News from the central United States is full of natural disaster, sodden houses, and suffering as a flooding crisis continues in the region. The Anthropocene Alliance (Aa), an organization with more than 30 local and regional community leaders - mostly women - from 16 US states, is demanding action.
This week, they asked the US government to take “action now to stop development in wetlands and floodplains, reform flood insurance laws, and reduce human-caused greenhouse gases that cause global warming.”
Aa’s executive director, Harriet Festing, told me after disasters it’s often women who pull communities together and lead responses to climate change impacts. Human Rights Watch has seen this first-hand speaking to women in Puerto Rico, a US territory, in the aftermath of Hurricane Maria in 2017. Many women spoke about how, without any support from the US government, they and others took action and provided services, from thousands of meals to safe homes for domestic violence survivors.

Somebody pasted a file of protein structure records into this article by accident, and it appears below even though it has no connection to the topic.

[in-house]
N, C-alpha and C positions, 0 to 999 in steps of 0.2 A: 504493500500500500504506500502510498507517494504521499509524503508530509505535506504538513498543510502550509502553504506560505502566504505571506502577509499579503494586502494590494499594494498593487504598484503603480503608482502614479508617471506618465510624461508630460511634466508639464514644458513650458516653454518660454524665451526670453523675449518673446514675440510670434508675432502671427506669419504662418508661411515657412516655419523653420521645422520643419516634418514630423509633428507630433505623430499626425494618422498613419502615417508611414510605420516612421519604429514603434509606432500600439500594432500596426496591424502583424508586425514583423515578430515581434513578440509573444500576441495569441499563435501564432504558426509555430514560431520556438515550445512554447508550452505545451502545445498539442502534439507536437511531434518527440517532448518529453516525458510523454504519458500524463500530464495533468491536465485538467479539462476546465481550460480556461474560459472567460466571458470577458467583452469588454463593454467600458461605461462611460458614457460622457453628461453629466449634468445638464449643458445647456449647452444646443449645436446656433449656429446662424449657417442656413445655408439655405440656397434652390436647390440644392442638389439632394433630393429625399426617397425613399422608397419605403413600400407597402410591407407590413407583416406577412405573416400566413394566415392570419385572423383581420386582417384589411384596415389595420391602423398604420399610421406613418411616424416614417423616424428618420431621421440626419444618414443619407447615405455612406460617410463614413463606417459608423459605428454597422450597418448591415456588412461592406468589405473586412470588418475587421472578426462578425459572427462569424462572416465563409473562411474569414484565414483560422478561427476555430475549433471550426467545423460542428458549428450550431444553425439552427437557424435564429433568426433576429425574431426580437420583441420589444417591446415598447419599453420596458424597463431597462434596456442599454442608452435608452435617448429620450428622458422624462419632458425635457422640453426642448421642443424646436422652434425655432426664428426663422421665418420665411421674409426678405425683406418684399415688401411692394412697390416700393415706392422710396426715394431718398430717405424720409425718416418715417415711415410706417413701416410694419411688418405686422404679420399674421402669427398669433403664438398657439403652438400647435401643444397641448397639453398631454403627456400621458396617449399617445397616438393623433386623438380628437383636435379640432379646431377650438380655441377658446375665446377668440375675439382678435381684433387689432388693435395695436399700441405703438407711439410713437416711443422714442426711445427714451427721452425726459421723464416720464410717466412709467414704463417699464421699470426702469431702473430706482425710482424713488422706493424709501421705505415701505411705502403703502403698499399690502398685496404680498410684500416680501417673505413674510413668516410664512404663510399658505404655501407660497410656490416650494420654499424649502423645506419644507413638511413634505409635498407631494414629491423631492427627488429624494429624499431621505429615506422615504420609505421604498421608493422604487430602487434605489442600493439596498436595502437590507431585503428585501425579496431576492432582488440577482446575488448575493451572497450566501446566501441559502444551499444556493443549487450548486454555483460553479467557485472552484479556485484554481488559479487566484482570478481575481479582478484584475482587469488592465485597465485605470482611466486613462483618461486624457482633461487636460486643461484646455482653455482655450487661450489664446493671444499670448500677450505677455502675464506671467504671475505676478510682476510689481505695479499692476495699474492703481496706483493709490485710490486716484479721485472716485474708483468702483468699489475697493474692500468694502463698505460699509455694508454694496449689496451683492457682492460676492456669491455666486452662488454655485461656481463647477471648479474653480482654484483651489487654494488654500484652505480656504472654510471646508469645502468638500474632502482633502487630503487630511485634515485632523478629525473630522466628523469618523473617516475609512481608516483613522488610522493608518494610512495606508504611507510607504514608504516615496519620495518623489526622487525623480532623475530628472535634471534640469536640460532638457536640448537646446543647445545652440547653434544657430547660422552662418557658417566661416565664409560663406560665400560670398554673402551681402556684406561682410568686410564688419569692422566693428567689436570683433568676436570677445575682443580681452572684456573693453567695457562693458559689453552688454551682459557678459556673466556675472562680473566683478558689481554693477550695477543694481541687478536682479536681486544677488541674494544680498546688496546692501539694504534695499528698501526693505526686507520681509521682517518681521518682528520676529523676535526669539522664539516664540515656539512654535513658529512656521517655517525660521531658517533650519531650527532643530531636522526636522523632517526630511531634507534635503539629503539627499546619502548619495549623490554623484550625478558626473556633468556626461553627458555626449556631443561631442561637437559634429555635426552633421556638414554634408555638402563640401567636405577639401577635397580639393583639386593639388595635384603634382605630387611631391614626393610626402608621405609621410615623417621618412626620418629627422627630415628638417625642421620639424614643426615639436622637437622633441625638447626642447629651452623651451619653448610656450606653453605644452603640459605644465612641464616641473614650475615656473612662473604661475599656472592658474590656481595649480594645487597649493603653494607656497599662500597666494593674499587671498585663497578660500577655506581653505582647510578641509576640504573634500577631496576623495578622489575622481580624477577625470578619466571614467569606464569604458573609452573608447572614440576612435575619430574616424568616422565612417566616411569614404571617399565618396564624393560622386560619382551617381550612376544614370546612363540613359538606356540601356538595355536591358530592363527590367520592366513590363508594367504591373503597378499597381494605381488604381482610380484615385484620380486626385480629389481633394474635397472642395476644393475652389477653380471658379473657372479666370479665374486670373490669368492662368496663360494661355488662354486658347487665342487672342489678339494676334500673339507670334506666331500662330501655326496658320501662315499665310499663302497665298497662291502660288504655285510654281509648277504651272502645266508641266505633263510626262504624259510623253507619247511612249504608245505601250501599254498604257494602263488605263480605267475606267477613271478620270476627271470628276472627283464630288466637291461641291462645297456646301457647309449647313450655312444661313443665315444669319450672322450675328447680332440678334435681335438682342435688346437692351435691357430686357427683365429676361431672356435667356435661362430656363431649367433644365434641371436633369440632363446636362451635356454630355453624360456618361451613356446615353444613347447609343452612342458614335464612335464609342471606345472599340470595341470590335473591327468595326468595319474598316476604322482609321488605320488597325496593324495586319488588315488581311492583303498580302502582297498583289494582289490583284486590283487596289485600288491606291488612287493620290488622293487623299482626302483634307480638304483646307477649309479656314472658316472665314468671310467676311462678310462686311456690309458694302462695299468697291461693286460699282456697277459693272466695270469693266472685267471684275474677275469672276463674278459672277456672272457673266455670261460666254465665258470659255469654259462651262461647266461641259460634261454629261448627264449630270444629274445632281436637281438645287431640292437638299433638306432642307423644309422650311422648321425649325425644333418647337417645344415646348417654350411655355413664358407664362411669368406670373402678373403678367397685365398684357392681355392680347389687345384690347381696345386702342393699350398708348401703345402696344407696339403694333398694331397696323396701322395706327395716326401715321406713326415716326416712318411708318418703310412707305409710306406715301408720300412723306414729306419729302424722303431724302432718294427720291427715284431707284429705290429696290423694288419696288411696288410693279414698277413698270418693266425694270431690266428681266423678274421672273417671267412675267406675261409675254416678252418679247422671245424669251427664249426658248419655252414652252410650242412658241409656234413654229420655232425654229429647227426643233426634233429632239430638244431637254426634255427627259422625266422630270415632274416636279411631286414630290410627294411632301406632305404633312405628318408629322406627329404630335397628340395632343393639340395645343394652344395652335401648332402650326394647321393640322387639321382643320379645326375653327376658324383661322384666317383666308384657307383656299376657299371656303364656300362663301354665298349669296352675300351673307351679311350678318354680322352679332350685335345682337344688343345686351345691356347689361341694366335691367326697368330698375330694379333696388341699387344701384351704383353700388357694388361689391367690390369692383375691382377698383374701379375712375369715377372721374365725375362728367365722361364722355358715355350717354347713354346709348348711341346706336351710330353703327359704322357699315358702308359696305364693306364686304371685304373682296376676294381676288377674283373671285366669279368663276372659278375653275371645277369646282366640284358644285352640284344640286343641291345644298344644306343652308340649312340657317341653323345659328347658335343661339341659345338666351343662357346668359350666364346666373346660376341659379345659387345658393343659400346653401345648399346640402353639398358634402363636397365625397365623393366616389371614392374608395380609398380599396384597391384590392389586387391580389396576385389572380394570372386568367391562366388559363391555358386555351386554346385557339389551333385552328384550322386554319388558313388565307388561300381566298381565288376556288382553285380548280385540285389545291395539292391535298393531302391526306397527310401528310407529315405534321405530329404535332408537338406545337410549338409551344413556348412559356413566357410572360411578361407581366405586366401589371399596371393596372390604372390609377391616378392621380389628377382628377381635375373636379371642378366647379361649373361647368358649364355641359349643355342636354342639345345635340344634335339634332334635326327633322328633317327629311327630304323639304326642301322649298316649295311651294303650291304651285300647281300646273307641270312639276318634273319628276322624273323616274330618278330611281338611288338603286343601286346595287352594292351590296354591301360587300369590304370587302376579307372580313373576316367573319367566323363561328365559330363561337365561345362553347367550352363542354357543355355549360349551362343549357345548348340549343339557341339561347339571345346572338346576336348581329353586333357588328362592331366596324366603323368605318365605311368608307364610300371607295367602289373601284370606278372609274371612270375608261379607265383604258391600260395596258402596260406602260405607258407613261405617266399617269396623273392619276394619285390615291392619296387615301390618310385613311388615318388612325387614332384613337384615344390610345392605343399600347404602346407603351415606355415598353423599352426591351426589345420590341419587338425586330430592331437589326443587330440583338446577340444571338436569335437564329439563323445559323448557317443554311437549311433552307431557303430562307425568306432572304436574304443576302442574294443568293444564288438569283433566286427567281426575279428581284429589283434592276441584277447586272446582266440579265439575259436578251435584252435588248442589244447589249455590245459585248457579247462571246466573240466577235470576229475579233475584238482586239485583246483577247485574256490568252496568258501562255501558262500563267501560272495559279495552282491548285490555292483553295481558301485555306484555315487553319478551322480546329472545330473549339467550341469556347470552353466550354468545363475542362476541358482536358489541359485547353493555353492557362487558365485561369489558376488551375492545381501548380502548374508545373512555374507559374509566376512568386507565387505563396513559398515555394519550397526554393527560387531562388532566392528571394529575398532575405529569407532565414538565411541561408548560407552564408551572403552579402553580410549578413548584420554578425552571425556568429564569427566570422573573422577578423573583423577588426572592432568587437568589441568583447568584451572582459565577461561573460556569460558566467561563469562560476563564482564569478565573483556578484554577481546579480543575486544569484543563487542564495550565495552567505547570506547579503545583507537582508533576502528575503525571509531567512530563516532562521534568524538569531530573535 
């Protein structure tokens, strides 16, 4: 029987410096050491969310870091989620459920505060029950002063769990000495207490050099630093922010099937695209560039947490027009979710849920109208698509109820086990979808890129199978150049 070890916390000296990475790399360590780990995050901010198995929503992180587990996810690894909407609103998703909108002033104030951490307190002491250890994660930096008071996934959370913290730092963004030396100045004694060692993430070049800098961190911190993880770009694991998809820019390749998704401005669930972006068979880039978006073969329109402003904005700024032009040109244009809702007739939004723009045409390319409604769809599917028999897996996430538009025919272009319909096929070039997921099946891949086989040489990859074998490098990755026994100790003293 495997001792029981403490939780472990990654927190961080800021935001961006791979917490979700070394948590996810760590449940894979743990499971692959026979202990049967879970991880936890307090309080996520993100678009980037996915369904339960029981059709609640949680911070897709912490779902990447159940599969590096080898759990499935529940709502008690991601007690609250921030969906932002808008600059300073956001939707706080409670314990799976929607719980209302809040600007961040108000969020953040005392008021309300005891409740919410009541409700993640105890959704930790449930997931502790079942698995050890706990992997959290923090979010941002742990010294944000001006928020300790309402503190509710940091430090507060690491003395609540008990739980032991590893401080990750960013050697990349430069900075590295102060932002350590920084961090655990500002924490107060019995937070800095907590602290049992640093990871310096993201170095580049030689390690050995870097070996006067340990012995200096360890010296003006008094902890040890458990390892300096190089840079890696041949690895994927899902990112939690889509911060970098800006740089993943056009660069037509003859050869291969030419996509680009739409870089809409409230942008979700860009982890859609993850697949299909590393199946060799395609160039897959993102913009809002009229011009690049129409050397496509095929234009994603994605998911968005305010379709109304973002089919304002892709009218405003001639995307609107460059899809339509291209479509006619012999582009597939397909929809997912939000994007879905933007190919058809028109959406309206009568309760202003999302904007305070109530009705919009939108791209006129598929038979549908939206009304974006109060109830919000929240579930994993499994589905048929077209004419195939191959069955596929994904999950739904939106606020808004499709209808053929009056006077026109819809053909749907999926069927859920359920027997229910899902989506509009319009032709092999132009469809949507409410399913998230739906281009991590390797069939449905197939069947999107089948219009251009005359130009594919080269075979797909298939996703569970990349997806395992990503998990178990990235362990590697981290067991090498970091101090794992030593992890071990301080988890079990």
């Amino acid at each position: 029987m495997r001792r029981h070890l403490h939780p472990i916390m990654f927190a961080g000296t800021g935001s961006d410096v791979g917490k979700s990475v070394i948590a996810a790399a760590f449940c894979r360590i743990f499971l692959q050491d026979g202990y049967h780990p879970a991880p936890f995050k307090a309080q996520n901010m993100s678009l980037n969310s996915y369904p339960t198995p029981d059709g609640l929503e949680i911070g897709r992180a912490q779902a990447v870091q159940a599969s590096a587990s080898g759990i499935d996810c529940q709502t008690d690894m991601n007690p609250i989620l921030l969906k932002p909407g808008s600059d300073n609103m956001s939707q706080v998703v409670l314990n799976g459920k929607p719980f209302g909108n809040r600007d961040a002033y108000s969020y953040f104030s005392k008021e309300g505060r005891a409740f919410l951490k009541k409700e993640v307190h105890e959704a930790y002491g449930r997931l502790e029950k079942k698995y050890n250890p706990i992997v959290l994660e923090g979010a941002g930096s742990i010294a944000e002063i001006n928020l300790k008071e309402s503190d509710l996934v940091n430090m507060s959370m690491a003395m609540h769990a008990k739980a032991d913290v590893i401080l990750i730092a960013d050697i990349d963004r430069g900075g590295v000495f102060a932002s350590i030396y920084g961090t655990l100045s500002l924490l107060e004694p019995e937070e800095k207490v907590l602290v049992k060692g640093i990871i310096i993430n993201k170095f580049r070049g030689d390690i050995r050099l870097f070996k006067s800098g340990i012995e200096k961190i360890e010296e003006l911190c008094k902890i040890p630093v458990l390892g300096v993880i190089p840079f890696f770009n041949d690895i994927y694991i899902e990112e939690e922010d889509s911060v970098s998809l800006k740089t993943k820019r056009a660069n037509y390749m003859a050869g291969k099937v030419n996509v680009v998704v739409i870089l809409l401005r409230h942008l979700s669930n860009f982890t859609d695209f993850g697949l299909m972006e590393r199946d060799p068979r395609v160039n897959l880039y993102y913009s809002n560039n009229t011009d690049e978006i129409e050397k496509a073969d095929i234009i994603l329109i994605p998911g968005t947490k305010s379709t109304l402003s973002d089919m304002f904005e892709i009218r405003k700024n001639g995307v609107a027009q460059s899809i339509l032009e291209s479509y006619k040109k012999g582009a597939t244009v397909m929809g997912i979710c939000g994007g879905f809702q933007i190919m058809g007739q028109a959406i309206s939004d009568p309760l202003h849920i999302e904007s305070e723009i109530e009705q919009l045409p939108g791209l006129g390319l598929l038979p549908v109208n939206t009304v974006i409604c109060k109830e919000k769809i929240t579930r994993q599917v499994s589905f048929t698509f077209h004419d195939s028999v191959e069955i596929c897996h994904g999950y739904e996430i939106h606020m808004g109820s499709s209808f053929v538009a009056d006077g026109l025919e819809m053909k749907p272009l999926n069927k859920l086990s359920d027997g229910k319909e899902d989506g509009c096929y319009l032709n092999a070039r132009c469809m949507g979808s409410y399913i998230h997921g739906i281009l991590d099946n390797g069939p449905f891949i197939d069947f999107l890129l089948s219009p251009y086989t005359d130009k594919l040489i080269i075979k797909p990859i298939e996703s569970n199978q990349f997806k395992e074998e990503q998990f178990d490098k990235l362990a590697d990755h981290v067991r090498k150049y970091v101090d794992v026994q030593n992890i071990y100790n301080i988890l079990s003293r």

Women community leaders we spoke to in Puerto Rico said they have never been consulted by government disaster experts about preparing for more extreme weather events, foreseeable because of climate change science. Activists, nongovernmental organization leaders, lactation consultants, ob-gyns, and others told us their work was taken for granted or ignored after the 2017 storm.
Women globally want states to take more action against climate change. On Friday, June 28, women leaders were at the United Nations Human Rights Council demanding not just that states reduce emissions but that women, who experience global warming impacts differently and often more severely than men, are empowered to protect communities. A new report mandated by governments at the council demands “full, equal, and meaningful participation of women with diverse backgrounds in climate change mitigation and adaptation at all levels.”
The Human Rights Council’s message matters for all women living with the impacts of climate change, including those facing flooding in the central US and in Puerto Rico. And it should matter to President Donald Trump.
He may have pulled the US out of the Human Rights Council and the Paris Accord on Climate Change, and ditched his predecessor’s climate action plan. But it’s time that he, and those who want his job in 2020, start paying attention to women, especially from poor and marginalized communities, on the front lines of climate change.